Whatever my own increasingly non-aligned sympathies, I can't helping wanting political strategy to make a difference....
Adapting a gag of Stephen Fry's, I sometimes tell audiences that the world is precisely and equally split into people who assert false dichotomies and those who don't. When it comes to election predictions and explanations it also possible - albeit inexactly - to identify two camps.
In one camp there are the determinists, those who argue that election results are the result of big underlying factors and issues that don't quickly change. Different determinists will focus on different things; demography, electoral geography, the paramount importance of leadership perception or economic trust. They tend to share a scepticism about established leaders being able to do much in the short term to overcome these factors.
When it comes to next year's election the determinists are in quandary, for, while one set of factors - electoral geography and living standards - are good for Labour, another set - leadership standing and perceived economic competence strongly favour the Conservatives.
As a one time political strategist I am in the other camp. We are less interested in a static picture of current factors and more in momentum and possibility. We believe that strategies, and the narratives, stunts and policy ideas they involve, can make a difference. We live on tales of sudden shifts in voting intentions resulting from brilliant or disastrous strategy, conveniently ignoring how rare these unexpected turnarounds are. We never completely lose hope. I remember a Labour activist telling me with complete sincerity on polling day in 1992 that Labour was running the Conservatives close in Stratford upon Avon. Danny Finklestein has written wryly about how necessary self-delusion was for him to motivate his efforts for William Hague's 2001 campaign.
Rather than any particularly strong political conviction, wanting to believe my life as a political strategist had some value makes me think it would be interesting if Nick Clegg were to get some kind of conference bounce (although this week's by-election results are hardly encouraging). Also, aggregating various criteria including platform performance, clarity of strategy, courage and candour - the LibDem leader's speech was just about the best creation, and we at the RSA like to believe that human creativity can move mountains.
As I am a soggy centrist and an admirer of leaders who resist the temptation to pander to their Party's prejudices, it was not going to be hard for anyone to beat my assessment of Miliband or Cameron. Even before his speech many commentators spotted that the two main parties by reverting to ideological type had left a nice big space for the LibDems to try to occupy. Taking advantage of that opportunity Clegg duly and reasonably skilfully pitched his tent.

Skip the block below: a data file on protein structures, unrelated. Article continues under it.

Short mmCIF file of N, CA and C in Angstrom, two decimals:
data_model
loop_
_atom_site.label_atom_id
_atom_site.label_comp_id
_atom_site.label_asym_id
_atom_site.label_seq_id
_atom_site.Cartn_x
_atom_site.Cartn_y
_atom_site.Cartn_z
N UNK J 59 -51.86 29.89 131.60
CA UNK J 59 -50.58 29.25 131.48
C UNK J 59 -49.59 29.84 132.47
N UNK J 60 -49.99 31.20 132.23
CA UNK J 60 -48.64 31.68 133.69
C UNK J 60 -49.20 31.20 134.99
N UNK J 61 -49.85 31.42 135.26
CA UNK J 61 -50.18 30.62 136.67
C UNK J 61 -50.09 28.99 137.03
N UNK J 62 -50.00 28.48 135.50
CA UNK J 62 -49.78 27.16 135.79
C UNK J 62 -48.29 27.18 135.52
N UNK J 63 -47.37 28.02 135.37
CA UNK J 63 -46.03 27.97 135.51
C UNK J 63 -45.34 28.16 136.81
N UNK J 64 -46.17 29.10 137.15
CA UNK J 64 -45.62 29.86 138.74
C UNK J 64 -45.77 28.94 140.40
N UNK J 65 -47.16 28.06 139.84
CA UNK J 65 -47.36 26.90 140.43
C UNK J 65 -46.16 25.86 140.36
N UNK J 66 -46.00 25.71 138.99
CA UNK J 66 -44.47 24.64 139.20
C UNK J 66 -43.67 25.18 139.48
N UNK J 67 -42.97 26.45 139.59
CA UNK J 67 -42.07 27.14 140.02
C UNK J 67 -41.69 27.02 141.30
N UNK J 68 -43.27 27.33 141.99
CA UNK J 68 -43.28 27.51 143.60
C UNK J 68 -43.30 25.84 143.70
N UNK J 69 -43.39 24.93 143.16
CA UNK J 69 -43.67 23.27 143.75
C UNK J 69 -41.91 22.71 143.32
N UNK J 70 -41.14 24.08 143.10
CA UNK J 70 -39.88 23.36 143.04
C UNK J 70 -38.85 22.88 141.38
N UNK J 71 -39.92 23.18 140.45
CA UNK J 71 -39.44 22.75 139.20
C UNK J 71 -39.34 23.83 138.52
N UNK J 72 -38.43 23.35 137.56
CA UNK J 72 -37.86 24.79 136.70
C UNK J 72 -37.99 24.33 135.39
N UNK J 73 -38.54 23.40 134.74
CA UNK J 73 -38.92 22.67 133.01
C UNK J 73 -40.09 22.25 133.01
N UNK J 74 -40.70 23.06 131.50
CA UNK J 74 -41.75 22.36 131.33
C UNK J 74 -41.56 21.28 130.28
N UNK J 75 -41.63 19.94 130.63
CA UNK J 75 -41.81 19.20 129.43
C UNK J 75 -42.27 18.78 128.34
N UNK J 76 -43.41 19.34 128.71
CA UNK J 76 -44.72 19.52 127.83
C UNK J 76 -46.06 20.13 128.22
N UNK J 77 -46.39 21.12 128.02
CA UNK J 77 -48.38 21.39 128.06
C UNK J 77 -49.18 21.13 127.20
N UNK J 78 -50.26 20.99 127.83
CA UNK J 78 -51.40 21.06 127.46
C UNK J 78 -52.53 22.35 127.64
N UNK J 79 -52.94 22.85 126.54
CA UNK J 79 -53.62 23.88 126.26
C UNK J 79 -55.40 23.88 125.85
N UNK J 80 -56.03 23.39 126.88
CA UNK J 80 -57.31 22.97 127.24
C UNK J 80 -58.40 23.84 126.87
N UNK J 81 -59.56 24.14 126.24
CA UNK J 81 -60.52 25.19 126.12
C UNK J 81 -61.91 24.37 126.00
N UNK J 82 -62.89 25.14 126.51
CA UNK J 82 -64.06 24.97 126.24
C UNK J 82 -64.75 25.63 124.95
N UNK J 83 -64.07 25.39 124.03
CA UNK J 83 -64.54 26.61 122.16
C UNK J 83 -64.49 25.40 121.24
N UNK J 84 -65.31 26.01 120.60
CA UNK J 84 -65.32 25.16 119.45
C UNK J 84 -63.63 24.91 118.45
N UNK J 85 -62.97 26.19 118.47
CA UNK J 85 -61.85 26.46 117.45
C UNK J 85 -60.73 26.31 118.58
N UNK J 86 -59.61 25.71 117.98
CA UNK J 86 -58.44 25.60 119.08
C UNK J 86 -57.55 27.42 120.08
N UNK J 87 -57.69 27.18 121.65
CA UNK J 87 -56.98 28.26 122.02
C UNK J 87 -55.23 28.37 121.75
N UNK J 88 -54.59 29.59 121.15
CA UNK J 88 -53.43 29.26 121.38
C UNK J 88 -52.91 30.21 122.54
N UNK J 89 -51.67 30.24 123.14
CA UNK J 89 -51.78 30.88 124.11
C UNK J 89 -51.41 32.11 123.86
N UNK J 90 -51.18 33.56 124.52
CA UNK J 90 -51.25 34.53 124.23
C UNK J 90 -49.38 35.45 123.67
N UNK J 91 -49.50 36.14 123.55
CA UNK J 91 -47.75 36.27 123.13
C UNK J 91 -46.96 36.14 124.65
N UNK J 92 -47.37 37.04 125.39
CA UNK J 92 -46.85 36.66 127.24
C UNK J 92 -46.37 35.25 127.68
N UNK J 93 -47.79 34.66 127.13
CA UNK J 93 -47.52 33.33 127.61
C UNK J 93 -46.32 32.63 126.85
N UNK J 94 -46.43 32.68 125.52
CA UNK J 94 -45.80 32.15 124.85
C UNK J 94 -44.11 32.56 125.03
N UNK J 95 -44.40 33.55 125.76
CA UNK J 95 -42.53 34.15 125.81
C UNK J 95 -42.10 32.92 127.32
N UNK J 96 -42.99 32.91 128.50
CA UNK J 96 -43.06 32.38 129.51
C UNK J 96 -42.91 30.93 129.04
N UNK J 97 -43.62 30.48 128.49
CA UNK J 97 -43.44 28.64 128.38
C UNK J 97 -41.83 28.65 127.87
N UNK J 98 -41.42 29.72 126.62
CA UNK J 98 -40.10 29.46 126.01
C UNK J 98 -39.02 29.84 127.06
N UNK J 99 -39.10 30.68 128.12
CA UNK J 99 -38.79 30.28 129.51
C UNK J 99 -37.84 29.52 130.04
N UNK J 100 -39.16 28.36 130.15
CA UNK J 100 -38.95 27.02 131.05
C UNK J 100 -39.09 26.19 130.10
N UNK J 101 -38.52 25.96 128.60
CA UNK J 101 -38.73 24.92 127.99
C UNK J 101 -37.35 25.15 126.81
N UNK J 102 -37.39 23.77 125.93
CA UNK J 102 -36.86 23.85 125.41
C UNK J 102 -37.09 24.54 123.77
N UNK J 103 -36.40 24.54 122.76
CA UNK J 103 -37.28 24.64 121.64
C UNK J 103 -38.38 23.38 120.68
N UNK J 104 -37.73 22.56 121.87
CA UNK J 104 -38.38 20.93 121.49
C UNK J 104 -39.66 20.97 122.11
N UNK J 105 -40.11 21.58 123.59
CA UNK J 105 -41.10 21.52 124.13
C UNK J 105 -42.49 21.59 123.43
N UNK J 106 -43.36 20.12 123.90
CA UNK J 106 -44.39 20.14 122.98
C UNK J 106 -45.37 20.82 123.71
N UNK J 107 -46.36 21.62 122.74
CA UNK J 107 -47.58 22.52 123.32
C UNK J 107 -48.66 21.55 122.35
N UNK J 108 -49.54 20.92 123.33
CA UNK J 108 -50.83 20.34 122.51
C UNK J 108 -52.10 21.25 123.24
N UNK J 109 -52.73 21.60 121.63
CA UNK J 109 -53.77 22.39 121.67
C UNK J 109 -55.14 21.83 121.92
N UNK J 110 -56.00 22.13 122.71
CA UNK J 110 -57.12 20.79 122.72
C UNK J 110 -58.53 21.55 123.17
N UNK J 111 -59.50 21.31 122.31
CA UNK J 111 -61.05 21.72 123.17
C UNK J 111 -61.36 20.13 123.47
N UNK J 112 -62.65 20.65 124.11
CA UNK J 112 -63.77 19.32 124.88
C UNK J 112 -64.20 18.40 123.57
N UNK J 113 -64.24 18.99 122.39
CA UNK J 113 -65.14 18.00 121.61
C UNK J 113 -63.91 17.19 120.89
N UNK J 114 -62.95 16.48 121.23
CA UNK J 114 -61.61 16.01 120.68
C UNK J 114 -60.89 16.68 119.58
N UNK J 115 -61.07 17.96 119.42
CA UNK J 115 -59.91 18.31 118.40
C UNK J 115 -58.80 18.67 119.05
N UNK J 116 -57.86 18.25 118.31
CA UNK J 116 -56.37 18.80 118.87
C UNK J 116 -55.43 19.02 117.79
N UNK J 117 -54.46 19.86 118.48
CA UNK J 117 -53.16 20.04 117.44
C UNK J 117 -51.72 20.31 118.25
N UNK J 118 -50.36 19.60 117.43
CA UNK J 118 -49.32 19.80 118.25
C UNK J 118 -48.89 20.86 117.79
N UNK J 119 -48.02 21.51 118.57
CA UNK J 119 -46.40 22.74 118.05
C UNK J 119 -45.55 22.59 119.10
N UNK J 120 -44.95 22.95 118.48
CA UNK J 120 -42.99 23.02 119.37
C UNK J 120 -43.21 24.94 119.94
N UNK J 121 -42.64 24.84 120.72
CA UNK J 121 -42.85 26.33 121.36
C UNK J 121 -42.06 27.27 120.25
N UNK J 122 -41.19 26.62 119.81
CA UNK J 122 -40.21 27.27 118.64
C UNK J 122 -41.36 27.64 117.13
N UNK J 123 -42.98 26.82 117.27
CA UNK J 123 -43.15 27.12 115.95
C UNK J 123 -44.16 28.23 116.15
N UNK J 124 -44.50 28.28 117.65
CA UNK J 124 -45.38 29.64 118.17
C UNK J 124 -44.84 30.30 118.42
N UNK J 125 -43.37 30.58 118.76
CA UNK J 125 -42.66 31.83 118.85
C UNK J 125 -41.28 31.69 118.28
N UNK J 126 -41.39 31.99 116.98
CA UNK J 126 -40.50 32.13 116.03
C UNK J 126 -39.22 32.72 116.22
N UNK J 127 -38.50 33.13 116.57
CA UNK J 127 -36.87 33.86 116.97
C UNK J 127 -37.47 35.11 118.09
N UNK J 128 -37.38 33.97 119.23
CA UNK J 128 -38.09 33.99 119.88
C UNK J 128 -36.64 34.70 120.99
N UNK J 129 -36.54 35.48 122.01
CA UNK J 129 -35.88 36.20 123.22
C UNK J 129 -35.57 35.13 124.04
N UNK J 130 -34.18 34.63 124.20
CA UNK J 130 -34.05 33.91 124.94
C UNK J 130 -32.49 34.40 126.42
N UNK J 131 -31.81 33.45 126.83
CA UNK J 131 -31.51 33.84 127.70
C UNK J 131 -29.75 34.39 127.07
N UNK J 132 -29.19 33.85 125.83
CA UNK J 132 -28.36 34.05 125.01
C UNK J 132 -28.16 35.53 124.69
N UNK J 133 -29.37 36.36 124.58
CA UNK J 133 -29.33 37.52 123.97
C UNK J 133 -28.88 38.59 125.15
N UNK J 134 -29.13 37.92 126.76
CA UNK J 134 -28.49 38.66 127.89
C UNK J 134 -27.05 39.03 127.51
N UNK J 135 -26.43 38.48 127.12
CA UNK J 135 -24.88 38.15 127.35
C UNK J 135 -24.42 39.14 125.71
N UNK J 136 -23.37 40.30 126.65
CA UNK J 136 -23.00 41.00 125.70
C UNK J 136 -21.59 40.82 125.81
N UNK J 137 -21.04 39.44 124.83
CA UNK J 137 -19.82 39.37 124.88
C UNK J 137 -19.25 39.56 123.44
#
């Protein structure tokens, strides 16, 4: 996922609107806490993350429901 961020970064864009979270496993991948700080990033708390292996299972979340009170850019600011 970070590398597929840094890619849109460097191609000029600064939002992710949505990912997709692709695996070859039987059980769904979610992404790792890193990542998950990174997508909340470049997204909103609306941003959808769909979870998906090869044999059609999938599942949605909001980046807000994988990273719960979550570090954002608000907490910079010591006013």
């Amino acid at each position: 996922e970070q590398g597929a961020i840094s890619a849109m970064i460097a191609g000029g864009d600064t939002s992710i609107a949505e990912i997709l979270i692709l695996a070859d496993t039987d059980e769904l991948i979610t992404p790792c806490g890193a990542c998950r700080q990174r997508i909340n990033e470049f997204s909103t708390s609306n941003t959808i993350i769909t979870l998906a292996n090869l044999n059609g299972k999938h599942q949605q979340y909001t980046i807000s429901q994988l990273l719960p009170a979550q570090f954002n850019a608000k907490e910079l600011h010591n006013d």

But to the determinists my or anyone else's appraisal of Clegg's performance is of limited salience: Indeed Conservative pollster Andrew Cooper was among those who tweeted to that effect. Their view is that voters made up their minds about the LibDem leader a long time ago. Short of Miliband, Cameron and Farage being found in bed together in a luxury hotel paid for on MPs expenses little will change Clegg's gloomy destiny.
Beyond my insatiable need for self justification there may be one reason - a determinist reason indeed - for Clegg to have hope.
Even though vote loyalty is much less of factor nowadays the major parties can still rely on about 25% of voters to stick with them almost come what may. But as the polls have told us over the last three years, the LibDem hard core is tiny. Most LibDem voters are either Lab/Lib waverers or Tory/Lib waverers.
From the LibDem perspective the pessimistic view is that the former have gone determinedly red in disgust at the Coalition while the latter will be easily swayed by the inevitable Conservative election slogan 'vote Clegg, get Miliband'.
All of which is true. But there is another scenario. Unless things change (and judged by the main Parties' strategies I think this unlikely), voters in the next election will be more powerfully motivated by the result they want to stop than the result they want to see. The respective 'anyone but Miliband' and 'anyone but Cameron' camps are certainly bigger than either Parties' stock of faithful followers. If this is the case Clegg may not need the LibDems to be popular, much less loved. That they are at least partially detoxified may be enough to convince enough people in the seats the LibDems hold and target to vote unenthusiastically for the third party to stop the first or second.
Time will tell whether Nick Clegg started the process of detoxification this week. In politics I believe anything is possible. Which to the determinists is exactly my problem.
In the ninth of a series of posts about ‘coordination theory’ - a set of ideas about human motivation, organisational and social change - the form of 'hierarchy' is analysed. Hierarchy is a form which we seem in equal parts to resent and to need.
Following my last introductory blog post, over the next few blogs I will explore a set of ideas by looking at how they might apply to us as individuals, to organisational culture and change, to policy, place and ideology.